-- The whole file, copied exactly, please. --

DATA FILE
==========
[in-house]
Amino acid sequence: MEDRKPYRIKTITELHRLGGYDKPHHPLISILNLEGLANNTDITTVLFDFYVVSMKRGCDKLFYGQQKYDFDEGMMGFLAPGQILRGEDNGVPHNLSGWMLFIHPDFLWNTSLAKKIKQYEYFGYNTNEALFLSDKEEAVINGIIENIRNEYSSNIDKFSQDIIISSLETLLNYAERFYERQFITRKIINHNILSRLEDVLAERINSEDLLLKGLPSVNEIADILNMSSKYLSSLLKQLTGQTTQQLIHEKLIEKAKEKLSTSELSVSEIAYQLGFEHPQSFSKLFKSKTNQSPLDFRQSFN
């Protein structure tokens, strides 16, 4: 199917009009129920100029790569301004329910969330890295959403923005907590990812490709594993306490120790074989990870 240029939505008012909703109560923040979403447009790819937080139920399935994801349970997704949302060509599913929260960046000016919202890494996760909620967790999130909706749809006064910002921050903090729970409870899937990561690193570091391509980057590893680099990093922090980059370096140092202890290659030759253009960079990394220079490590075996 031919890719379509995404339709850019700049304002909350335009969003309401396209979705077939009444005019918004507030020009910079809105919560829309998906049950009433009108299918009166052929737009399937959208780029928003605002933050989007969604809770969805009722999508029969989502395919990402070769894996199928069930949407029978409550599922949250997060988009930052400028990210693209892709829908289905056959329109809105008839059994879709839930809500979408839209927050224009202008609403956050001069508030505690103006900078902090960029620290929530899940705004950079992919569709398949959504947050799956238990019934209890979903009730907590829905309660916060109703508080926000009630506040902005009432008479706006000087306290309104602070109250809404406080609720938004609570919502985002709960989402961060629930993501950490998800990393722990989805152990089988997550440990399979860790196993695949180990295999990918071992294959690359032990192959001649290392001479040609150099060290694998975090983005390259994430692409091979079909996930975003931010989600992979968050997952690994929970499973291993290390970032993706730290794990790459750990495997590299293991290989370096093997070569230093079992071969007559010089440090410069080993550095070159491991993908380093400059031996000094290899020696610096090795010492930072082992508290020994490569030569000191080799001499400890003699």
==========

[in-house]
Amino acid sequence: MEDRKPYRIKTITELHRLGGYDKPHHPLISILNLEGLANNTDITTVLFDFYVVSMKRGCDKLFYGQQKYDFDEGMMGFLAPGQILRGEDNGVPHNLSGWMLFIHPDFLWNTSLAKKIKQYEYFGYNTNEALFLSDKEEAVINGIIENIRNEYSSNIDKFSQDIIISSLETLLNYAERFYERQFITRKIINHNILSRLEDVLAERINSEDLLLKGLPSVNEIADILNMSSKYLSSLLKQLTGQTTQQLIHEKLIEKAKEKLSTSELSVSEIAYQLGFEHPQSFSKLFKSKTNQSPLDFRQSFN
């Protein structure tokens, strides 16, 4: 199917009009129920100029790569301004329910969330890295959403923005907590990812490709594993306490120790074989990870 240029939505008012909703109560923040979403447009790819937080139920399935994801349970997704949302060509599913929260960046000016919202890494996760909620967790999130909706749809006064910002921050903090729970409870899937990561690193570091391509980057590893680099990093922090980059370096140092202890290659030759253009960079990394220079490590075996 031919890719379509995404339709850019700049304002909350335009969003309401396209979705077939009444005019918004507030020009910079809105919560829309998906049950009433009108299918009166052929737009399937959208780029928003605002933050989007969604809770969805009722999508029969989502395919990402070769894996199928069930949407029978409550599922949250997060988009930052400028990210693209892709829908289905056959329109809105008839059994879709839930809500979408839209927050224009202008609403956050001069508030505690103006900078902090960029620290929530899940705004950079992919569709398949959504947050799956238990019934209890979903009730907590829905309660916060109703508080926000009630506040902005009432008479706006000087306290309104602070109250809404406080609720938004609570919502985002709960989402961060629930993501950490998800990393722990989805152990089988997550440990399979860790196993695949180990295999990918071992294959690359032990192959001649290392001479040609150099060290694998975090983005390259994430692409091979079909996930975003931010989600992979968050997952690994929970499973291993290390970032993706730290794990790459750990495997590299293991290989370096093997070569230093079992071969007559010089440090410069080993550095070159491991993908380093400059031996000094290899020696610096090795010492930072082992508290020994490569030569000191080799001499400890003699």